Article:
How Diesel Engines Work

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Diesel Fuel

A sample of diesel fuel
A sample of diesel fuel
Staff/Getty Images

­­­­Petroleum fuel starts off as crude oil that's naturally found in the Earth. When crude oil is processed at refineries, it can be separated into several different kinds of fuels, including gasoline, jet fuel, kerosene and, of course, diesel.

If you have ever compared diesel fuel and gasoline, you know that they are different. They certainly smell different. Diesel fuel is heavier and oilier. It evaporates much more slowly than gasoline -- its boiling point is actually higher than the boiling point of water. You will often hear diesel fuel referred to as "diesel oil" because it's so oily.

Diesel fuel evaporates more slowly because it is heavier. It contains more carbon atoms in longer chains than gasoline does (gasoline is typically C9H20, while diesel fuel is typically C14H30). It takes less refining to create diesel fuel, which is why it used to be cheaper than gasoline. Since 2004, however, demand for diesel has risen for several reasons, including increased industrialization and construction in China and the U.S. [source: Energy Information Administration].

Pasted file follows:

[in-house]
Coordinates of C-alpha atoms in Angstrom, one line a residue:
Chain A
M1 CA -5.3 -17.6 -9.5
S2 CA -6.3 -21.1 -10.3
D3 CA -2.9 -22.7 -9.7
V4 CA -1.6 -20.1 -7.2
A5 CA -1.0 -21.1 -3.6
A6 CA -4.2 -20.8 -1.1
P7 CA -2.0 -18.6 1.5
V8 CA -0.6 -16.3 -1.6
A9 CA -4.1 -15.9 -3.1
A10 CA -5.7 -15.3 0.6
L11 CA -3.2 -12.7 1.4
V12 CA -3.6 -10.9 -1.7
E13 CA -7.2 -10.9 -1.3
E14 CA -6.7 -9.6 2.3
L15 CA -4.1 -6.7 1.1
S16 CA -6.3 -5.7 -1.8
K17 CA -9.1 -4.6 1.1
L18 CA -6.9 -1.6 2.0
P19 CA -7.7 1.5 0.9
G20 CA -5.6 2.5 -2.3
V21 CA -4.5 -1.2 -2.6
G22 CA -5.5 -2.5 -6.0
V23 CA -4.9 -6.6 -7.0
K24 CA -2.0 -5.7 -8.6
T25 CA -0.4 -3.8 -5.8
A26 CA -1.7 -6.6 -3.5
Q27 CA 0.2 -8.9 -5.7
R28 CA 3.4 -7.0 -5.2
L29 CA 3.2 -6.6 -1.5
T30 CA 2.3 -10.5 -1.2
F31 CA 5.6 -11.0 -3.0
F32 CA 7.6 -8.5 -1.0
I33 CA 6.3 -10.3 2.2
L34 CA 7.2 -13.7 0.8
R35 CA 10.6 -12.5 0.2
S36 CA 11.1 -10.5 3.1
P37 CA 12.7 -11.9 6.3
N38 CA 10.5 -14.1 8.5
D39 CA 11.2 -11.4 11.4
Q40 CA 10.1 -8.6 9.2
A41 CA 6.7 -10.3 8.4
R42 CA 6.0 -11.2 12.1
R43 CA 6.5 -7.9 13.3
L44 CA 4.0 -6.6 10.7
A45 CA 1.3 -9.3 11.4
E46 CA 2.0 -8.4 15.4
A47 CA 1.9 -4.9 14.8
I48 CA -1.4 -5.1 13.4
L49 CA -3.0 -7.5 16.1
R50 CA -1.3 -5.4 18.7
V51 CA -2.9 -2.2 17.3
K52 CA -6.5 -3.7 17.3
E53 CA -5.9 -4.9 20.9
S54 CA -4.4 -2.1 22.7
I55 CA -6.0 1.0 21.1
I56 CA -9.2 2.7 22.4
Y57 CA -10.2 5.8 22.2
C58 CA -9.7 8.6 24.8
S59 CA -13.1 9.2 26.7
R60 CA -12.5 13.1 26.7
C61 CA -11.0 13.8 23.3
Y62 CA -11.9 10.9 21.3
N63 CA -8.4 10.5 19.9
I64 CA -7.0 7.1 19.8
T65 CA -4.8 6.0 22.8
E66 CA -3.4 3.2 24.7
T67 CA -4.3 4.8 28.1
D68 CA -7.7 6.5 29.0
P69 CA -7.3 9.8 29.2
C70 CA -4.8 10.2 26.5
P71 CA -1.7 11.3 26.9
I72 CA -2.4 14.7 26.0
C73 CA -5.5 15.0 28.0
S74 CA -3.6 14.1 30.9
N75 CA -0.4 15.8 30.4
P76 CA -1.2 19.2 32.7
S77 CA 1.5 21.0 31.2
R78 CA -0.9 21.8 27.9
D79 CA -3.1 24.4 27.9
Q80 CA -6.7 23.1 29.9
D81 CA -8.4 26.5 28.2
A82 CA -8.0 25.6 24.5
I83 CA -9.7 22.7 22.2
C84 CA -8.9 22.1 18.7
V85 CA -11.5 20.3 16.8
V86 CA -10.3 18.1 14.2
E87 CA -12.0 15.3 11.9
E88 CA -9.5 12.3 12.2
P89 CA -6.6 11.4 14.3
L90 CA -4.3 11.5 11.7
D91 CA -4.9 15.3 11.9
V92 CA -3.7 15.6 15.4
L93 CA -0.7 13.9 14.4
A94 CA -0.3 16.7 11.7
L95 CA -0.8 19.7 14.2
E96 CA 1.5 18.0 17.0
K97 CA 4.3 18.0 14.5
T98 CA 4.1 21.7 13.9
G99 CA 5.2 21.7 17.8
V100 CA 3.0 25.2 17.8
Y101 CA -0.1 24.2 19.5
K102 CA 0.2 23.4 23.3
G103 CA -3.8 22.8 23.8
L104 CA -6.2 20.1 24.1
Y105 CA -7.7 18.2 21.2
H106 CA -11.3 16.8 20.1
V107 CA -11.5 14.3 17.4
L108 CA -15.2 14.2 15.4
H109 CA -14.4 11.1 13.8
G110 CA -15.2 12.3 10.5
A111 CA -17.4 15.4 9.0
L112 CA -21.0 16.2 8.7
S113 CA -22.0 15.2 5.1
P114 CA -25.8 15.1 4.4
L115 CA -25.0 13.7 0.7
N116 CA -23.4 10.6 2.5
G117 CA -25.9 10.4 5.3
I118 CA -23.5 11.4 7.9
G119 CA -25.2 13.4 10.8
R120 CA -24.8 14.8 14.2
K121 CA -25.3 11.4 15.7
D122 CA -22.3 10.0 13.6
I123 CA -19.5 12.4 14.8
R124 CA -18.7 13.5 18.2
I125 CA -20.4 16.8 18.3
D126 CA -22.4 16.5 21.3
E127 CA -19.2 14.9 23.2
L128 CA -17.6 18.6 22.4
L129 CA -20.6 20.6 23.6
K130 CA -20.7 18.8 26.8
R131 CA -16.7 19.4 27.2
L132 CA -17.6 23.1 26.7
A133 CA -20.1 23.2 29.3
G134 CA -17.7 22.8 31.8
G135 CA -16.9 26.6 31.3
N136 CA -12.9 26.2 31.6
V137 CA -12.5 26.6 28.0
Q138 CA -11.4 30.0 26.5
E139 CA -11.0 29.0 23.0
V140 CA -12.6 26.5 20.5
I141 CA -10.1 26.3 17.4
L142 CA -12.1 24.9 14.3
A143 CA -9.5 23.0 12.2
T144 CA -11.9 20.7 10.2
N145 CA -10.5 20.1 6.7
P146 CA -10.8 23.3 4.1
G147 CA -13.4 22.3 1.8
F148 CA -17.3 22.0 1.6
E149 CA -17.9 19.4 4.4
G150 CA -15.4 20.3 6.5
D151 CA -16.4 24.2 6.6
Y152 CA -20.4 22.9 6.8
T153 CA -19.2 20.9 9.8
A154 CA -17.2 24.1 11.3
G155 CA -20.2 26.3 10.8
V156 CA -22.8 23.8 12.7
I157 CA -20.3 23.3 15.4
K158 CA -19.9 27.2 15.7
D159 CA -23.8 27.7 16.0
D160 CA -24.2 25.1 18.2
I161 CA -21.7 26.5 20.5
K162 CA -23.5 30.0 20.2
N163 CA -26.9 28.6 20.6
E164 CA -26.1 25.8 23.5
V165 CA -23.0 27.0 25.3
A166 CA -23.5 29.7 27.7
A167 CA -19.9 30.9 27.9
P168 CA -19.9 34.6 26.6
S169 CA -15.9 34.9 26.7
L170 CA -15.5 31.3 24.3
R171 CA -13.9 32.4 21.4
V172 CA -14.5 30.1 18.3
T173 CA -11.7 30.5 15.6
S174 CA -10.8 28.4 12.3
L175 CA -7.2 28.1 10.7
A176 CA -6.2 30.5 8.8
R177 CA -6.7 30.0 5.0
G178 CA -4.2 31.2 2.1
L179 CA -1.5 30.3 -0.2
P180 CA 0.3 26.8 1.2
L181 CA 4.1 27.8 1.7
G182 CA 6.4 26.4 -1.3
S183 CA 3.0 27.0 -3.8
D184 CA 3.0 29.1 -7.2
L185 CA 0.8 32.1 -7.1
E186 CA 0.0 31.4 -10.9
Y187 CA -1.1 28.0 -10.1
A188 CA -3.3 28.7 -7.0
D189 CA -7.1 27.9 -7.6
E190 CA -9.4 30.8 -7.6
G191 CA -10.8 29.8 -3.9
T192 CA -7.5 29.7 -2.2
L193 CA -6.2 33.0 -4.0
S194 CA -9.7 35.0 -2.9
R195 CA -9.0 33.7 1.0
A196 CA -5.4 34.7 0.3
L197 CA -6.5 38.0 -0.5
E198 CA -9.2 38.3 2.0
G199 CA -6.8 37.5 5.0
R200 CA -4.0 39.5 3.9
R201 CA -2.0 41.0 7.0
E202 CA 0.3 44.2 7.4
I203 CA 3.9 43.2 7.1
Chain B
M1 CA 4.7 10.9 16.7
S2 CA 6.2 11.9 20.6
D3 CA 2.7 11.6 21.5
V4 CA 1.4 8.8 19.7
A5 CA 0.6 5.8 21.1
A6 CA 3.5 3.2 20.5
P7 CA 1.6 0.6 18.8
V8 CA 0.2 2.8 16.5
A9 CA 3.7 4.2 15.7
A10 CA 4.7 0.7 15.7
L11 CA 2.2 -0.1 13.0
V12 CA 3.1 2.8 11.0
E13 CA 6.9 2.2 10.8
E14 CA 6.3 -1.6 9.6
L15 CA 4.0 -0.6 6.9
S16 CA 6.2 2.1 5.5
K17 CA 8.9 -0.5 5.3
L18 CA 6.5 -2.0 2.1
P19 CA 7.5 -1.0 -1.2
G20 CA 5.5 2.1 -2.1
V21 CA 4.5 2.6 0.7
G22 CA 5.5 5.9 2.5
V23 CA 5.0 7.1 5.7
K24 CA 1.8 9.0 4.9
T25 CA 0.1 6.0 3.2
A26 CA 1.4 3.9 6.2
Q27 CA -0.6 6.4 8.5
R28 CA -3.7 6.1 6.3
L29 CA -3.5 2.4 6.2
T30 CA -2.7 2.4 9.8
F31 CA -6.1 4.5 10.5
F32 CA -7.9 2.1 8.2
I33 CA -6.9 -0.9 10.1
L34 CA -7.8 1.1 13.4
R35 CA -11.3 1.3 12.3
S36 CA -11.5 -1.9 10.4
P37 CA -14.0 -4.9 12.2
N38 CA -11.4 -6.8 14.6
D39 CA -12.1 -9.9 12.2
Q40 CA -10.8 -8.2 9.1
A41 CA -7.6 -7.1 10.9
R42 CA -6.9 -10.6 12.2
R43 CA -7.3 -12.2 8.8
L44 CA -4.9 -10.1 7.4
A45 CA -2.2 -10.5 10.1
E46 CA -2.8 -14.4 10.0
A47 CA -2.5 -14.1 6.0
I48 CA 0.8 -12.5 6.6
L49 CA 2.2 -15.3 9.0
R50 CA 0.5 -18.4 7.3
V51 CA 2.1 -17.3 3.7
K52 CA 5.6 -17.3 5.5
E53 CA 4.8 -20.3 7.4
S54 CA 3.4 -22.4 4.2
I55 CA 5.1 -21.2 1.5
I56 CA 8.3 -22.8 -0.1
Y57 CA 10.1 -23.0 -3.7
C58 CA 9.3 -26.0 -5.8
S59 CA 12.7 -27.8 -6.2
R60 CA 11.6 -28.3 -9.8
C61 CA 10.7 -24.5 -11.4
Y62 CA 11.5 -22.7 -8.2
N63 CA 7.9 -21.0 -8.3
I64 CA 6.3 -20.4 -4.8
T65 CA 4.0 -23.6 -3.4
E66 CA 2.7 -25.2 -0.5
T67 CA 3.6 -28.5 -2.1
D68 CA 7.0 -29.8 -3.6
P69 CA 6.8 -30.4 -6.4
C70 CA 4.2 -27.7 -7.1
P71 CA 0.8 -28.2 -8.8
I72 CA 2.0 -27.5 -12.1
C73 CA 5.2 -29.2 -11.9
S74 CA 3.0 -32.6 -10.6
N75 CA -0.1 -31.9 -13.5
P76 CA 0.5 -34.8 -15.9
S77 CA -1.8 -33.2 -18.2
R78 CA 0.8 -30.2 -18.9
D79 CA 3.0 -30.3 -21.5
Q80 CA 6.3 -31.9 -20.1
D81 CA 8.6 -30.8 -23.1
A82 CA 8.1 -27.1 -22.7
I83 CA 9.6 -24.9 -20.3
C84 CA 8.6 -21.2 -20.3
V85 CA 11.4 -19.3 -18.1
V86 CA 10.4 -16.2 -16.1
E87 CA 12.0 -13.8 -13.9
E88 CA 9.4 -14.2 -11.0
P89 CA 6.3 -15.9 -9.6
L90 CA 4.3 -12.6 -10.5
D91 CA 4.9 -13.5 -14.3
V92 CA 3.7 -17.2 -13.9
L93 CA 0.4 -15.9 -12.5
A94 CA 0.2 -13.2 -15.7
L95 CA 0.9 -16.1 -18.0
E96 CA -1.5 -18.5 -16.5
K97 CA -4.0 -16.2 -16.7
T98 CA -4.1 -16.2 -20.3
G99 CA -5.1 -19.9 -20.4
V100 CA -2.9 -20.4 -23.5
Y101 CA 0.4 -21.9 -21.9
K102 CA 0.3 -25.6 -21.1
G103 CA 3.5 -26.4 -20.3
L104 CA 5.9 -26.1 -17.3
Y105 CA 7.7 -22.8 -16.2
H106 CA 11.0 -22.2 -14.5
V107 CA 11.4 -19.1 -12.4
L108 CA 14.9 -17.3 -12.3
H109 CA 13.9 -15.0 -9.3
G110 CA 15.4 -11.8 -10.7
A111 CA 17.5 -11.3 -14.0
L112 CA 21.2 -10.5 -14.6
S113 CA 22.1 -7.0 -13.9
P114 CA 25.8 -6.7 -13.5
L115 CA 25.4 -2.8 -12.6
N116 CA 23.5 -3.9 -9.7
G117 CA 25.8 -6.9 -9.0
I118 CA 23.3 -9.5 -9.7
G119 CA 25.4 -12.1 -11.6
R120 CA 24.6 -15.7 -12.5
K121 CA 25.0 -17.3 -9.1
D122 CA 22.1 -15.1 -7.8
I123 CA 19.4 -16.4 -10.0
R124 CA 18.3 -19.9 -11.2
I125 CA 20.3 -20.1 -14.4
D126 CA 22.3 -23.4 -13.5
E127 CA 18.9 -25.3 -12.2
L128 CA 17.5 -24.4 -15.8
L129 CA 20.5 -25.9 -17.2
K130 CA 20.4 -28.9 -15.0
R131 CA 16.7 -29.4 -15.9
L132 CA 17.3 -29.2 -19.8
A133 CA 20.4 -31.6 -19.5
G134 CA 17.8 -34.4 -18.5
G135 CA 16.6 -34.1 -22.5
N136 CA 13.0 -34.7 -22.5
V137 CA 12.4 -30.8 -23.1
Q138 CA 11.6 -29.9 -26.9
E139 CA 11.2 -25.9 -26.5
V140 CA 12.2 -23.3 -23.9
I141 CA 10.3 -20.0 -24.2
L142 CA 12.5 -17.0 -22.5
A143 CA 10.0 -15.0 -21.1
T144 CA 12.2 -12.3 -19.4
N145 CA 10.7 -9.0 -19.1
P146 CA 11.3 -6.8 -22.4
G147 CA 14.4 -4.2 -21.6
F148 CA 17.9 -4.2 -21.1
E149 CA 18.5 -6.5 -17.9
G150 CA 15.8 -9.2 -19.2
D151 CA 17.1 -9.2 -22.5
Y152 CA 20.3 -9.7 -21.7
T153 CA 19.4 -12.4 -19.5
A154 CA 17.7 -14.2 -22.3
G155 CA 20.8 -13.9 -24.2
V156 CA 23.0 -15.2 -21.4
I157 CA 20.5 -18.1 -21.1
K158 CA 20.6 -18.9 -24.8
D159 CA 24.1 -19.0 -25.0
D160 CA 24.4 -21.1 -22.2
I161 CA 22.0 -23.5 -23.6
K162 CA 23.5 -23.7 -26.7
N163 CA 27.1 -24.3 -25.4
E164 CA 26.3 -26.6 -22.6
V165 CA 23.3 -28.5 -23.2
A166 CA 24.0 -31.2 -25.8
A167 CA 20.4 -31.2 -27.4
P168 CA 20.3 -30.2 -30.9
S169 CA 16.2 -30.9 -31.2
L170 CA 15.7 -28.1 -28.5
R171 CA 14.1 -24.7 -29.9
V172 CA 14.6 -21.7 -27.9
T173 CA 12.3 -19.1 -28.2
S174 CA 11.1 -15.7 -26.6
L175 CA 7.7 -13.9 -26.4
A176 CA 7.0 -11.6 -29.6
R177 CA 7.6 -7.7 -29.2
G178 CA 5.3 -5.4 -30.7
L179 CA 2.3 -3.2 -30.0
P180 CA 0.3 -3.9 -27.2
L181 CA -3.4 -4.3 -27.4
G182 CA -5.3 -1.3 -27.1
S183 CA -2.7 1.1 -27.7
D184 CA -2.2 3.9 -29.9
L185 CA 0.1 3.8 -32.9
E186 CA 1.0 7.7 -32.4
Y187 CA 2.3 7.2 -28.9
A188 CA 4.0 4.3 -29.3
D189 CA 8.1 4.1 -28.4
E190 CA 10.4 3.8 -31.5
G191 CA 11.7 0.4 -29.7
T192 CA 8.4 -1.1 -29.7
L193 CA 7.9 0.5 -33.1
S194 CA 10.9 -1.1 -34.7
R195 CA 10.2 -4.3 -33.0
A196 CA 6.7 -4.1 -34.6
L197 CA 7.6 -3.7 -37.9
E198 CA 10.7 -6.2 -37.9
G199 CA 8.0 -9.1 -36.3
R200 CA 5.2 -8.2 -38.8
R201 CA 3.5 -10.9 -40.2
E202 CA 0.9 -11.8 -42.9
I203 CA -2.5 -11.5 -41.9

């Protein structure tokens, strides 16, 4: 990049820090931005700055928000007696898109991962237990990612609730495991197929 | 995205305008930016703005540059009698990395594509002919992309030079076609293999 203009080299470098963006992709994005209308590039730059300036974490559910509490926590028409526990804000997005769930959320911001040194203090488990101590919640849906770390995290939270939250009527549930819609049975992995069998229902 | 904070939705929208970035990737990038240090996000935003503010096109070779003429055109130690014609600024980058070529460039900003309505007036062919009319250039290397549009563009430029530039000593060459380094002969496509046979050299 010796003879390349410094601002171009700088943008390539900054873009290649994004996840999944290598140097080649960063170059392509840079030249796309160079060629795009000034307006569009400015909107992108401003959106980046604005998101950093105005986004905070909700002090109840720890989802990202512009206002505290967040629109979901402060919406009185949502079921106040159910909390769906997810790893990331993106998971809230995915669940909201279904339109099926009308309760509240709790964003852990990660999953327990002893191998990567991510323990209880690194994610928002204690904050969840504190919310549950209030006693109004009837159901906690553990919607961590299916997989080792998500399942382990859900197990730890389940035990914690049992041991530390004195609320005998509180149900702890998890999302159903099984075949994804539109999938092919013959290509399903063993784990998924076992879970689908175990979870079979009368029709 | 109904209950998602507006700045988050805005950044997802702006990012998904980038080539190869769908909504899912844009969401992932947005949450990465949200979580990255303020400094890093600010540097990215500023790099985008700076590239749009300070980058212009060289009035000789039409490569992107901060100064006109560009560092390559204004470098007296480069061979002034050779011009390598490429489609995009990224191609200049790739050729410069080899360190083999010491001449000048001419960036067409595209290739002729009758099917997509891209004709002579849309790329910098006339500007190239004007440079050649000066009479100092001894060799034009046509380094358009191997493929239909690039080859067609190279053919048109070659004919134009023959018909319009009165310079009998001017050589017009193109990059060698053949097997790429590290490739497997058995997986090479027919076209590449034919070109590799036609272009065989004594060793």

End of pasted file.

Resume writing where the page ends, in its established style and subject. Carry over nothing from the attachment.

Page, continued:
Diesel fuel has a higher energy density than gasoline. On average, 1 gallon (3.8 L) of diesel fuel contains approximately 155x106 joules (147,000 BTU), while 1 gallon of gasoline contains 132x106 joules (125,000 BTU). This, combined with the improved efficiency of diesel engines, explains why diesel engines get better mileage than equivalent gasoline engines.

Diesel fuel is used to power a wide variety of vehicles and operations. It of course fuels the diesel trucks you see lumbering down the highway, but it also helps move boats, school buses, city buses, trains, cranes, farming equipment and various emergency response vehicles and power generators. Think about how important diesel is to the economy -- without its high efficiency, both the construction industry and farming businesses would suffer immensely from investments in fuels with low power and efficiency. About 94 percent of freight -- whether it's shipped in trucks, trains or boats -- relies on diesel.

In terms of the environment, diesel has some pros and cons. The pros -- diesel emits very small amounts of carbon monoxide, hydrocarbons and carbon dioxide, emissions that lead to global warming. The cons -- high amounts of nitrogen compounds and particulate matter (soot) are released from burning diesel fuel, which lead to acid rain, smog and poor health conditions. On the next page we'll look at some recent improvements made in these areas.